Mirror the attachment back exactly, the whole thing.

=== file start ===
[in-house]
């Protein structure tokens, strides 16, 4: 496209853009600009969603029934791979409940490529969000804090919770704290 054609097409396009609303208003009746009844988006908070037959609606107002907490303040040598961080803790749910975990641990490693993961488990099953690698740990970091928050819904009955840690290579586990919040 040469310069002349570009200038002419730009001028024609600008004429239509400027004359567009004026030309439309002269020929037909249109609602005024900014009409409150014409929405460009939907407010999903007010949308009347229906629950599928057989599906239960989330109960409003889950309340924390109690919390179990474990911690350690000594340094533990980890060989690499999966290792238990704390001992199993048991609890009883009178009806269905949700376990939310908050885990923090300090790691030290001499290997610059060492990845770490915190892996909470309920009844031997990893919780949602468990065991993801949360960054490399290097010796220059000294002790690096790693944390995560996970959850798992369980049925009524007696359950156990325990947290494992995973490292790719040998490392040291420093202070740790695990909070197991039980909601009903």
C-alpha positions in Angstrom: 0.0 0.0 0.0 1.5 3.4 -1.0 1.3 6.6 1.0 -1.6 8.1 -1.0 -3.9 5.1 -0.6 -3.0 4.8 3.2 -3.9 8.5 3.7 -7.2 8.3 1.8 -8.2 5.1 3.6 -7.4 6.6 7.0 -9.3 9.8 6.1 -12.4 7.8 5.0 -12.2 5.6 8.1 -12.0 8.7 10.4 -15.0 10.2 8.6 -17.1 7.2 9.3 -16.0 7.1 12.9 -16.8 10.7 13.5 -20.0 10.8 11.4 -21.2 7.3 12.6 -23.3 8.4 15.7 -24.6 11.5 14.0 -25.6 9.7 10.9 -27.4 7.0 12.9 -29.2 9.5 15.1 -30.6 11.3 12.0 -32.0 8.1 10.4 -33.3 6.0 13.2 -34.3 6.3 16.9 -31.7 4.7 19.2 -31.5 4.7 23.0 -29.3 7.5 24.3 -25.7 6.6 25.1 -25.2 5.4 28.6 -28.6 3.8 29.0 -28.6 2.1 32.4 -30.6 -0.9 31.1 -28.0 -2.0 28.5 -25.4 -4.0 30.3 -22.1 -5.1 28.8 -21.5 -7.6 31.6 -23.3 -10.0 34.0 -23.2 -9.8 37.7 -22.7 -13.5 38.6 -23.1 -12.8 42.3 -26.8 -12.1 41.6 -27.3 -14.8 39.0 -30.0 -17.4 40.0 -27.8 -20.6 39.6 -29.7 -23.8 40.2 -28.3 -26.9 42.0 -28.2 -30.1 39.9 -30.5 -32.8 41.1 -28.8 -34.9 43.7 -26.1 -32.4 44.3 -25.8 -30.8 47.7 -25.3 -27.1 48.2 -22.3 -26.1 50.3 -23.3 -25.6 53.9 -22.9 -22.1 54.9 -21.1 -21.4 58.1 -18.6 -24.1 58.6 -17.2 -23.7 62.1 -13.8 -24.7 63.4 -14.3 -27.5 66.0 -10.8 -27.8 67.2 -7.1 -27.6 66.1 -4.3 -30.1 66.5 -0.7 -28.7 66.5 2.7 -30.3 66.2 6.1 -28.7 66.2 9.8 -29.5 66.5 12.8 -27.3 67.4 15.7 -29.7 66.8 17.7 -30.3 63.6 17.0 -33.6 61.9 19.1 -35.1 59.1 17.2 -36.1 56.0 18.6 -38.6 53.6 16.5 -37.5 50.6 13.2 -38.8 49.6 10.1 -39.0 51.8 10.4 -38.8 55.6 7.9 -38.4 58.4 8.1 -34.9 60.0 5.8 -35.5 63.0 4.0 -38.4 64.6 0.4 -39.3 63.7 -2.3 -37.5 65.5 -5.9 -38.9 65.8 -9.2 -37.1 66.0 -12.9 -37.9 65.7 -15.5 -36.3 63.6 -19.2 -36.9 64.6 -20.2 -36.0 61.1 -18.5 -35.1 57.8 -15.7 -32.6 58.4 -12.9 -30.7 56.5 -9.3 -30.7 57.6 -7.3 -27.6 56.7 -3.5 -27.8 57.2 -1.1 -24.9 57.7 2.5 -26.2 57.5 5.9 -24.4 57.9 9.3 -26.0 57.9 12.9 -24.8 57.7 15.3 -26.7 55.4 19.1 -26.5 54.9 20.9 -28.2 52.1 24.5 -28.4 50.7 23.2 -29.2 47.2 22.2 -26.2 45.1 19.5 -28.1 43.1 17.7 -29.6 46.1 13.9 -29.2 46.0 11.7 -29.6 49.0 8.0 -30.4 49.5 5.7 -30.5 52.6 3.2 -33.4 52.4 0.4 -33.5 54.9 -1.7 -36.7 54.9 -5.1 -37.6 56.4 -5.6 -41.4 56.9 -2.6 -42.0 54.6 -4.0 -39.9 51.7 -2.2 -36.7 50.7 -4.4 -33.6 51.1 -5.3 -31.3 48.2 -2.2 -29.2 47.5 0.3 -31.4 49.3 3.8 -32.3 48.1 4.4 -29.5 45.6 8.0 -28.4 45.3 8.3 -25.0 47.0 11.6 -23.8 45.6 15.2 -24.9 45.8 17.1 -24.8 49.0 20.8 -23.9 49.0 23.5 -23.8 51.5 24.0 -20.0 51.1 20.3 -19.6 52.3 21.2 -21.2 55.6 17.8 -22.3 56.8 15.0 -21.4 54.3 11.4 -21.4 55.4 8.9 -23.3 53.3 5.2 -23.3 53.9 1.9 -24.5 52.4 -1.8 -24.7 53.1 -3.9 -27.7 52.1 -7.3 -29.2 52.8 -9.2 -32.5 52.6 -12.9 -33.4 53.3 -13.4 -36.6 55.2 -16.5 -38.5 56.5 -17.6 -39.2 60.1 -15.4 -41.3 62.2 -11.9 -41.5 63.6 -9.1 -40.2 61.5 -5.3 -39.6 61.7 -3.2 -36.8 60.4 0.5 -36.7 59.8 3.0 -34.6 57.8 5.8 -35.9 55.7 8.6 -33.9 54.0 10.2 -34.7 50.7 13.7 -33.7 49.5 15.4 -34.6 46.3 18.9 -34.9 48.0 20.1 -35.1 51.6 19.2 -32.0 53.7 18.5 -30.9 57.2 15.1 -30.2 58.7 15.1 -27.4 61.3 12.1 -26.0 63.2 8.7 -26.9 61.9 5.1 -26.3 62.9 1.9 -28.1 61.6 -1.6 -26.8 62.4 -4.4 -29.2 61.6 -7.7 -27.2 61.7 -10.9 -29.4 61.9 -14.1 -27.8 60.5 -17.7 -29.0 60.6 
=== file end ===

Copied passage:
[in-house]
């Protein structure tokens, strides 16, 4: 496209853009600009969603029934791979409940490529969000804090919770704290 054609097409396009609303208003009746009844988006908070037959609606107002907490303040040598961080803790749910975990641990490693993961488990099953690698740990970091928050819904009955840690290579586990919040 040469310069002349570009200038002419730009001028024609600008004429239509400027004359567009004026030309439309002269020929037909249109609602005024900014009409409150014409929405460009939907407010999903007010949308009347229906629950599928057989599906239960989330109960409003889950309340924390109690919390179990474990911690350690000594340094533990980890060989690499999966290792238990704390001992199993048991609890009883009178009806269905949700376990939310908050885990923090300090790691030290001499290997610059060492990845770490915190892996909470309920009844031997990893919780949602468990065991993801949360960054490399290097010796220059000294002790690096790693944390995560996970959850798992369980049925009524007696359950156990325990947290494992995973490292790719040998490392040291420093202070740790695990909070197991039980909601009903």
C-alpha positions in Angstrom: 0.0 0.0 0.0 1.5 3.4 -1.0 1.3 6.6 1.0 -1.6 8.1 -1.0 -3.9 5.1 -0.6 -3.0 4.8 3.2 -3.9 8.5 3.7 -7.2 8.3 1.8 -8.2 5.1 3.6 -7.4 6.6 7.0 -9.3 9.8 6.1 -12.4 7.8 5.0 -12.2 5.6 8.1 -12.0 8.7 10.4 -15.0 10.2 8.6 -17.1 7.2 9.3 -16.0 7.1 12.9 -16.8 10.7 13.5 -20.0 10.8 11.4 -21.2 7.3 12.6 -23.3 8.4 15.7 -24.6 11.5 14.0 -25.6 9.7 10.9 -27.4 7.0 12.9 -29.2 9.5 15.1 -30.6 11.3 12.0 -32.0 8.1 10.4 -33.3 6.0 13.2 -34.3 6.3 16.9 -31.7 4.7 19.2 -31.5 4.7 23.0 -29.3 7.5 24.3 -25.7 6.6 25.1 -25.2 5.4 28.6 -28.6 3.8 29.0 -28.6 2.1 32.4 -30.6 -0.9 31.1 -28.0 -2.0 28.5 -25.4 -4.0 30.3 -22.1 -5.1 28.8 -21.5 -7.6 31.6 -23.3 -10.0 34.0 -23.2 -9.8 37.7 -22.7 -13.5 38.6 -23.1 -12.8 42.3 -26.8 -12.1 41.6 -27.3 -14.8 39.0 -30.0 -17.4 40.0 -27.8 -20.6 39.6 -29.7 -23.8 40.2 -28.3 -26.9 42.0 -28.2 -30.1 39.9 -30.5 -32.8 41.1 -28.8 -34.9 43.7 -26.1 -32.4 44.3 -25.8 -30.8 47.7 -25.3 -27.1 48.2 -22.3 -26.1 50.3 -23.3 -25.6 53.9 -22.9 -22.1 54.9 -21.1 -21.4 58.1 -18.6 -24.1 58.6 -17.2 -23.7 62.1 -13.8 -24.7 63.4 -14.3 -27.5 66.0 -10.8 -27.8 67.2 -7.1 -27.6 66.1 -4.3 -30.1 66.5 -0.7 -28.7 66.5 2.7 -30.3 66.2 6.1 -28.7 66.2 9.8 -29.5 66.5 12.8 -27.3 67.4 15.7 -29.7 66.8 17.7 -30.3 63.6 17.0 -33.6 61.9 19.1 -35.1 59.1 17.2 -36.1 56.0 18.6 -38.6 53.6 16.5 -37.5 50.6 13.2 -38.8 49.6 10.1 -39.0 51.8 10.4 -38.8 55.6 7.9 -38.4 58.4 8.1 -34.9 60.0 5.8 -35.5 63.0 4.0 -38.4 64.6 0.4 -39.3 63.7 -2.3 -37.5 65.5 -5.9 -38.9 65.8 -9.2 -37.1 66.0 -12.9 -37.9 65.7 -15.5 -36.3 63.6 -19.2 -36.9 64.6 -20.2 -36.0 61.1 -18.5 -35.1 57.8 -15.7 -32.6 58.4 -12.9 -30.7 56.5 -9.3 -30.7 57.6 -7.3 -27.6 56.7 -3.5 -27.8 57.2 -1.1 -24.9 57.7 2.5 -26.2 57.5 5.9 -24.4 57.9 9.3 -26.0 57.9 12.9 -24.8 57.7 15.3 -26.7 55.4 19.1 -26.5 54.9 20.9 -28.2 52.1 24.5 -28.4 50.7 23.2 -29.2 47.2 22.2 -26.2 45.1 19.5 -28.1 43.1 17.7 -29.6 46.1 13.9 -29.2 46.0 11.7 -29.6 49.0 8.0 -30.4 49.5 5.7 -30.5 52.6 3.2 -33.4 52.4 0.4 -33.5 54.9 -1.7 -36.7 54.9 -5.1 -37.6 56.4 -5.6 -41.4 56.9 -2.6 -42.0 54.6 -4.0 -39.9 51.7 -2.2 -36.7 50.7 -4.4 -33.6 51.1 -5.3 -31.3 48.2 -2.2 -29.2 47.5 0.3 -31.4 49.3 3.8 -32.3 48.1 4.4 -29.5 45.6 8.0 -28.4 45.3 8.3 -25.0 47.0 11.6 -23.8 45.6 15.2 -24.9 45.8 17.1 -24.8 49.0 20.8 -23.9 49.0 23.5 -23.8 51.5 24.0 -20.0 51.1 20.3 -19.6 52.3 21.2 -21.2 55.6 17.8 -22.3 56.8 15.0 -21.4 54.3 11.4 -21.4 55.4 8.9 -23.3 53.3 5.2 -23.3 53.9 1.9 -24.5 52.4 -1.8 -24.7 53.1 -3.9 -27.7 52.1 -7.3 -29.2 52.8 -9.2 -32.5 52.6 -12.9 -33.4 53.3 -13.4 -36.6 55.2 -16.5 -38.5 56.5 -17.6 -39.2 60.1 -15.4 -41.3 62.2 -11.9 -41.5 63.6 -9.1 -40.2 61.5 -5.3 -39.6 61.7 -3.2 -36.8 60.4 0.5 -36.7 59.8 3.0 -34.6 57.8 5.8 -35.9 55.7 8.6 -33.9 54.0 10.2 -34.7 50.7 13.7 -33.7 49.5 15.4 -34.6 46.3 18.9 -34.9 48.0 20.1 -35.1 51.6 19.2 -32.0 53.7 18.5 -30.9 57.2 15.1 -30.2 58.7 15.1 -27.4 61.3 12.1 -26.0 63.2 8.7 -26.9 61.9 5.1 -26.3 62.9 1.9 -28.1 61.6 -1.6 -26.8 62.4 -4.4 -29.2 61.6 -7.7 -27.2 61.7 -10.9 -29.4 61.9 -14.1 -27.8 60.5 -17.7 -29.0 60.6 